Naturopathic Medicine: Frequently Asked Questions
A service for consumers from the American Association of Naturopathic Physicians (AANP) and the Institute for Natural Medicine (INM)
The AANP and the INM would like to acknowledge the Association of Accredited Naturopathic Medical Colleges (AANMC) for its contributions to the content of this FAQ. The AANMC was established in 2001 to advance the naturopathic medical profession by actively supporting the academic efforts of accredited naturopathic medical schools.
How are naturopathic doctors educated, trained, and licensed?
Accredited naturopathic medical schools are four-year, in-residence, hands-on medical programs consisting of a minimum of 4,100 hours of class and clinical training. During naturopathic medical school, students are educated in the biomedical sciences as well as the latest advances in science in combination with natural approaches to therapy. They also study disease prevention and clinical techniques.
In addition to a standard medical curriculum, schools require their graduates to complete four years of training in disciplines such as clinical nutrition, acupuncture, homeopathic medicine, botanical medicine, physical medicine, and counseling. For at least the final two years of their medical program, naturopathic medical students intern in clinical settings under the close supervision of licensed professionals.
Given the importance of hands-on, clinical experience for naturopathic medical students, the accrediting body for naturopathic medical colleges does not recognize degrees from online programs of study.
Differences between how MDs and DOs and naturopathic doctors are trained
The general educational structure for naturopathic doctors is comparable to that of conventional medical doctors (MDs) and osteopathic doctors (DOs). In all three medical programs, the first year emphasizes biomedical sciences such as anatomy and biochemistry. Second year classes focus on the diagnostic sciences, including areas such as evidencebased medicine and physiological assessment. All programs progressively increase students’ problem-based learning and integrated coursework, enabling students to learn how different concepts affect one another.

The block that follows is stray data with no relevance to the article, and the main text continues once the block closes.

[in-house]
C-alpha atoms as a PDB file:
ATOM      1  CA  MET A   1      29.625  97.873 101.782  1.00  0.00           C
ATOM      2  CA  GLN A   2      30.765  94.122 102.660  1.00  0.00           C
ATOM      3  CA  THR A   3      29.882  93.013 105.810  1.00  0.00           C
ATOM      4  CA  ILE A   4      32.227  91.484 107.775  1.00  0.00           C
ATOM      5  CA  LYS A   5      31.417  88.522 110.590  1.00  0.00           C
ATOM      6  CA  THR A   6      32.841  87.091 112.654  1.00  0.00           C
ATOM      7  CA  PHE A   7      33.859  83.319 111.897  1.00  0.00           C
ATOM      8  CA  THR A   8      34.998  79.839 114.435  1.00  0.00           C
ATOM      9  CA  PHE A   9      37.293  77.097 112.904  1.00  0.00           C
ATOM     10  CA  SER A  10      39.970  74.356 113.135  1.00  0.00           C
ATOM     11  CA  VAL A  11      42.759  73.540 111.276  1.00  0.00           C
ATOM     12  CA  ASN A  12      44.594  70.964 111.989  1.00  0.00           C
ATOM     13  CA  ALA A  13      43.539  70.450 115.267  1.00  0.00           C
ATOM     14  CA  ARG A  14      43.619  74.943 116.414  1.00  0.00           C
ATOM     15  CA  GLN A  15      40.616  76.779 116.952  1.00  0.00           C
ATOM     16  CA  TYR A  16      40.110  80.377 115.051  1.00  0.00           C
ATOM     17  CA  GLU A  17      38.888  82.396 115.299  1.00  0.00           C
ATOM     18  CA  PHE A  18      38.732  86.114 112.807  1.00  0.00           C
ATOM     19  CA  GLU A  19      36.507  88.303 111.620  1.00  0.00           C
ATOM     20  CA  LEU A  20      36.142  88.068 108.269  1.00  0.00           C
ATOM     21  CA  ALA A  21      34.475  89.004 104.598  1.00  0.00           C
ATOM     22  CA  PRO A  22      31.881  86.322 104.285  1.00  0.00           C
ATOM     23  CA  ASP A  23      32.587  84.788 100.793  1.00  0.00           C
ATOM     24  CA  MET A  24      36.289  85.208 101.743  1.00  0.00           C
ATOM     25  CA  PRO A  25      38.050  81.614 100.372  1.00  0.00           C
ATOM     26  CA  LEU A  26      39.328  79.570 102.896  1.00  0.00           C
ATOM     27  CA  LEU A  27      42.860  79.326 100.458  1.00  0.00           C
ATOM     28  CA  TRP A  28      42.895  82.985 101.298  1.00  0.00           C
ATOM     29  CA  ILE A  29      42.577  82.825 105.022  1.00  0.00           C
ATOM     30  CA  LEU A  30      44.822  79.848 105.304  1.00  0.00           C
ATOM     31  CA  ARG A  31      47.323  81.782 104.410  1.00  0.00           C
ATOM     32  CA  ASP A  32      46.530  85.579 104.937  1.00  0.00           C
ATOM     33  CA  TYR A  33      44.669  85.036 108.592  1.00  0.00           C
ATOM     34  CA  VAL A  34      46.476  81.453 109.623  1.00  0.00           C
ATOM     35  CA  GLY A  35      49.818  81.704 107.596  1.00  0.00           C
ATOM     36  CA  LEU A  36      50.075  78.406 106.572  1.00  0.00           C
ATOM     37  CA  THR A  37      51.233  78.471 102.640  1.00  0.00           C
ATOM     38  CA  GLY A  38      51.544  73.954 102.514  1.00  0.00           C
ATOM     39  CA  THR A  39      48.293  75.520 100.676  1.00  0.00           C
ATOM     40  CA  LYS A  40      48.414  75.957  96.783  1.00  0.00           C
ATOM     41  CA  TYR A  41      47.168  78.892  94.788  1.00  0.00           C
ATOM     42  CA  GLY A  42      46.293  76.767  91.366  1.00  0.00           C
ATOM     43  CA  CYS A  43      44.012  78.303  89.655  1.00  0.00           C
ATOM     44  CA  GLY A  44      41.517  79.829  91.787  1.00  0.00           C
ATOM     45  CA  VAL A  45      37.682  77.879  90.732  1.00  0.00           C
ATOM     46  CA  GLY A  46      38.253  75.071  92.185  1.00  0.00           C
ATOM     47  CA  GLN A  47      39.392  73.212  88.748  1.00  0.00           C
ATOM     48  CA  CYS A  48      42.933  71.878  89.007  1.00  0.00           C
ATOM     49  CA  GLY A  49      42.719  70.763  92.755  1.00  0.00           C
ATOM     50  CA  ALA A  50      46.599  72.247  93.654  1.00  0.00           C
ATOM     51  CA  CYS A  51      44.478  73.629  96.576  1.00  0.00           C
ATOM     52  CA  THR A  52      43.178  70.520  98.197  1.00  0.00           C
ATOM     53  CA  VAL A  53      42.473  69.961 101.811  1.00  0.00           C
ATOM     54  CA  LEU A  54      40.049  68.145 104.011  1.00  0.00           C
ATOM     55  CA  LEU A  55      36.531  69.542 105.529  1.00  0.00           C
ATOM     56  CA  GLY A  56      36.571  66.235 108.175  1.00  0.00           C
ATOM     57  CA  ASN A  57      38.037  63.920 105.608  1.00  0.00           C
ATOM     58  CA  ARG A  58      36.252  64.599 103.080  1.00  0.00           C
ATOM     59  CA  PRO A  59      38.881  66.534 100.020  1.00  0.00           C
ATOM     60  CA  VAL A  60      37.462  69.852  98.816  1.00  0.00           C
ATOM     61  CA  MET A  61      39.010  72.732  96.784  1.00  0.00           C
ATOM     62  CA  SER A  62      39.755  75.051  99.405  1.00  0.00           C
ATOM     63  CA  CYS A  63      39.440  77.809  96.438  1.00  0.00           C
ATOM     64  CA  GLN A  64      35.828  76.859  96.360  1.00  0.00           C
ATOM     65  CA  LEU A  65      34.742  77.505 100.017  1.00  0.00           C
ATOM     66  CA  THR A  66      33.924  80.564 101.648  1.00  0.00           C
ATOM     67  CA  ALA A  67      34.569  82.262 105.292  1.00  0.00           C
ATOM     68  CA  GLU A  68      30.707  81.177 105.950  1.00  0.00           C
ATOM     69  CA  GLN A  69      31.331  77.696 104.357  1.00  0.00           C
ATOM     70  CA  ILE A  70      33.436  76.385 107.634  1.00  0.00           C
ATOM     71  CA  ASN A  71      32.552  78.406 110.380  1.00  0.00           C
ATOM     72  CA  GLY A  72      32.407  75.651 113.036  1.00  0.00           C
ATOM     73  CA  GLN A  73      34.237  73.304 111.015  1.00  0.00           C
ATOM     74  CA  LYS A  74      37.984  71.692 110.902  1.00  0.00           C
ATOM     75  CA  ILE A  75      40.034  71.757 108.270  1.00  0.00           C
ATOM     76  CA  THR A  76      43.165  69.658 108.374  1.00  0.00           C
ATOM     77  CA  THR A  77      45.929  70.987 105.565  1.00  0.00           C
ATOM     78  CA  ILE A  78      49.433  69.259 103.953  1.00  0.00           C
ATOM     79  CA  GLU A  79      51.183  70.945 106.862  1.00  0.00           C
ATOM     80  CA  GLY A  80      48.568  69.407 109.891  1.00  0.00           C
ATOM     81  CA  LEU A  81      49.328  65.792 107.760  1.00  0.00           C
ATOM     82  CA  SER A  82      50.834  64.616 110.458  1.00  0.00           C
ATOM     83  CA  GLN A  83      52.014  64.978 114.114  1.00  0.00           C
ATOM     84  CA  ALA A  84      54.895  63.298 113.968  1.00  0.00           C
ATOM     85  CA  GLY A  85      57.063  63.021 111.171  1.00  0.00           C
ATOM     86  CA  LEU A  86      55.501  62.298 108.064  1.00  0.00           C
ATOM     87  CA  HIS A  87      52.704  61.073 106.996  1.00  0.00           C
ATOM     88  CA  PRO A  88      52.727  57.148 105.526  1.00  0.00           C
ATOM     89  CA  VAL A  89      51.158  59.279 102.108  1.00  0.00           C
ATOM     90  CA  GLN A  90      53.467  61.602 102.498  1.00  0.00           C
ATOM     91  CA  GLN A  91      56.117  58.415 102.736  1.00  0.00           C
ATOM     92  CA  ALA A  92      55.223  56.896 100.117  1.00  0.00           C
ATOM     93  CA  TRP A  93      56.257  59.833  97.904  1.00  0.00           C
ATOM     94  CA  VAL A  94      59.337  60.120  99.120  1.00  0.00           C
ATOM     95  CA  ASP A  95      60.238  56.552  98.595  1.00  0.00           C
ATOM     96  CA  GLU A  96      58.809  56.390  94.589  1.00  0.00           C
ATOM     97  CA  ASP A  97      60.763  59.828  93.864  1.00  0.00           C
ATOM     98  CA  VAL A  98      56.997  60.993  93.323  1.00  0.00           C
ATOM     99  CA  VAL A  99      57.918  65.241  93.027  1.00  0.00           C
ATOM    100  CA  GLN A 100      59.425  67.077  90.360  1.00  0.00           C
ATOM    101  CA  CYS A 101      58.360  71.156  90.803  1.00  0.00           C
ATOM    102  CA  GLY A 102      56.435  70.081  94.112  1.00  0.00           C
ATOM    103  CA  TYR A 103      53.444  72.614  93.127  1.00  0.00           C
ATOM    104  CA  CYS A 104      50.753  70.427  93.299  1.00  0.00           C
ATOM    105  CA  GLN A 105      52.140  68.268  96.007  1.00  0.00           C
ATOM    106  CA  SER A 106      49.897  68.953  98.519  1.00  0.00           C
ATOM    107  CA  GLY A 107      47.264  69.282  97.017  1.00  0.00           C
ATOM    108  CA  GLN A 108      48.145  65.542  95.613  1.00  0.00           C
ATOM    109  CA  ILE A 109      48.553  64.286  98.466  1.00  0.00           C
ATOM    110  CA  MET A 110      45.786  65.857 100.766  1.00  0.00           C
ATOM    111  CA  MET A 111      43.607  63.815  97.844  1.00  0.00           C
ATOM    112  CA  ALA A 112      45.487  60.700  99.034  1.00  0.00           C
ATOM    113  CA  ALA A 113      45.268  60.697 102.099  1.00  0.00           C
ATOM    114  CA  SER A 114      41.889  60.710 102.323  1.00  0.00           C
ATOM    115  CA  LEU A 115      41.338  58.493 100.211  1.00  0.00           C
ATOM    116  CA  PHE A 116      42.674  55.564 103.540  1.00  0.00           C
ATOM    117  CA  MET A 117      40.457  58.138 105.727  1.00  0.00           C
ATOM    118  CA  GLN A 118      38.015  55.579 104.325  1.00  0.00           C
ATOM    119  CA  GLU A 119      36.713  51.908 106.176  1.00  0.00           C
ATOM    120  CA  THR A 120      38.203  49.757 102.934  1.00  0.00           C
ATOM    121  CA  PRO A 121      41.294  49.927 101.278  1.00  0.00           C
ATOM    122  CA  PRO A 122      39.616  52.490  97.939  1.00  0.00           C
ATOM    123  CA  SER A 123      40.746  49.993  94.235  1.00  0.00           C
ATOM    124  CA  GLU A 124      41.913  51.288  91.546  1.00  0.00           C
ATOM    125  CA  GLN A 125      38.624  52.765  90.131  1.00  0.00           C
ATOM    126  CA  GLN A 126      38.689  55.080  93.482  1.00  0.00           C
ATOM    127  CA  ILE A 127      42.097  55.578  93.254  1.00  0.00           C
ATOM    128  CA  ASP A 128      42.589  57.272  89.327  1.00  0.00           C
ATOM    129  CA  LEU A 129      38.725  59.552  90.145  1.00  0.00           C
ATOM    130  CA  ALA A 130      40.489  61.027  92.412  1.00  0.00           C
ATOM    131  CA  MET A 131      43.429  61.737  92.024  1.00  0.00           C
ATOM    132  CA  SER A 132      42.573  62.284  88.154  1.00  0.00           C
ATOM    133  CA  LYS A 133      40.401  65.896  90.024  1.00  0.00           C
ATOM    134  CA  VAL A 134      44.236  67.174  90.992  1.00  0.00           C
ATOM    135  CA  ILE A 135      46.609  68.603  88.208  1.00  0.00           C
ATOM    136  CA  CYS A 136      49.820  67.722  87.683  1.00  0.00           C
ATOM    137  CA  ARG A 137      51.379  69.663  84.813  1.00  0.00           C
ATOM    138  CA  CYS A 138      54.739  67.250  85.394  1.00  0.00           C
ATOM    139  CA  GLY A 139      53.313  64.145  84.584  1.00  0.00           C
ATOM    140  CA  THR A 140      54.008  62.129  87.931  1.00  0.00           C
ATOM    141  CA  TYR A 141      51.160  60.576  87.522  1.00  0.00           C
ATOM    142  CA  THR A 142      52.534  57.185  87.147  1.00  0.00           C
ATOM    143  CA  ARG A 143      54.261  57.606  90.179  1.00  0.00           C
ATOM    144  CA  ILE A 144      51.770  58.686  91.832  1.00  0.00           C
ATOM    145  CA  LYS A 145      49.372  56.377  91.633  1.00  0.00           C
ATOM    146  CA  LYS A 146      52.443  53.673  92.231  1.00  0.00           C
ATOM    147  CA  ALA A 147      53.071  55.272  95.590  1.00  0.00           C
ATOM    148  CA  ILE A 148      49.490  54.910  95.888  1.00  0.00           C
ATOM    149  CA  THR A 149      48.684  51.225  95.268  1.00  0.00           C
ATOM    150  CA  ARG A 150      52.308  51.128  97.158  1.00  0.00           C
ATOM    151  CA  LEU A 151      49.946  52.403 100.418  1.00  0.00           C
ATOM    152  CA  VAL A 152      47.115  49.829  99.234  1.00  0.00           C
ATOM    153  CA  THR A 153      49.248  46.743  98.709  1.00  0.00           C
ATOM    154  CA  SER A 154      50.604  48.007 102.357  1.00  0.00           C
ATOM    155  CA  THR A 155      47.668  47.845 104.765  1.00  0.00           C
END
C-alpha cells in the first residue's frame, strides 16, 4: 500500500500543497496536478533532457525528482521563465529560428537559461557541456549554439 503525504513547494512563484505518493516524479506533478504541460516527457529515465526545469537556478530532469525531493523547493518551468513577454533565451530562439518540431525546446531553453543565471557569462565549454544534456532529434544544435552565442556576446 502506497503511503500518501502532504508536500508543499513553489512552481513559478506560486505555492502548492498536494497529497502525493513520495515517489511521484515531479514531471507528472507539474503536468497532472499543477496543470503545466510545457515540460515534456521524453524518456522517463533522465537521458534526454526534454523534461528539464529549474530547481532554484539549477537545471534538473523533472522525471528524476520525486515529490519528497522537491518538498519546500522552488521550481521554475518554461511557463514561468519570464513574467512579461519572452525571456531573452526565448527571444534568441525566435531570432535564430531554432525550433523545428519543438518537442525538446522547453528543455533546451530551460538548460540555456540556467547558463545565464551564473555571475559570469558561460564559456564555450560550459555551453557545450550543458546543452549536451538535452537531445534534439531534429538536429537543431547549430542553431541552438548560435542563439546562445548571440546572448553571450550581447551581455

After the first two years, the curricula of the three medical programs focus on applying medical knowledge to real-life situations with simultaneous classroom studies supporting this training. During these later years, the education of MDs and DOs begins to differ from those of naturopathic doctors. For example, students of conventional medical complete clerkships, which are courses in various medical specialties. Although MD students see patients during these clerkships, their roles are primarily observational: they are not primarily responsible for patient care.
Third- and fourth-year naturopathic medical students have more opportunities for hands-on clinical training and practice, often at their schools’ teaching clinics and off-site clinics. This period of clinical training is essential to these students’ education—so much so that clinical training is now being introduced during the first and second years of education at several AANMC-member schools. As a result, naturopathic medical students graduate with experience in diagnosing and treating patients, even before they begin formal practice.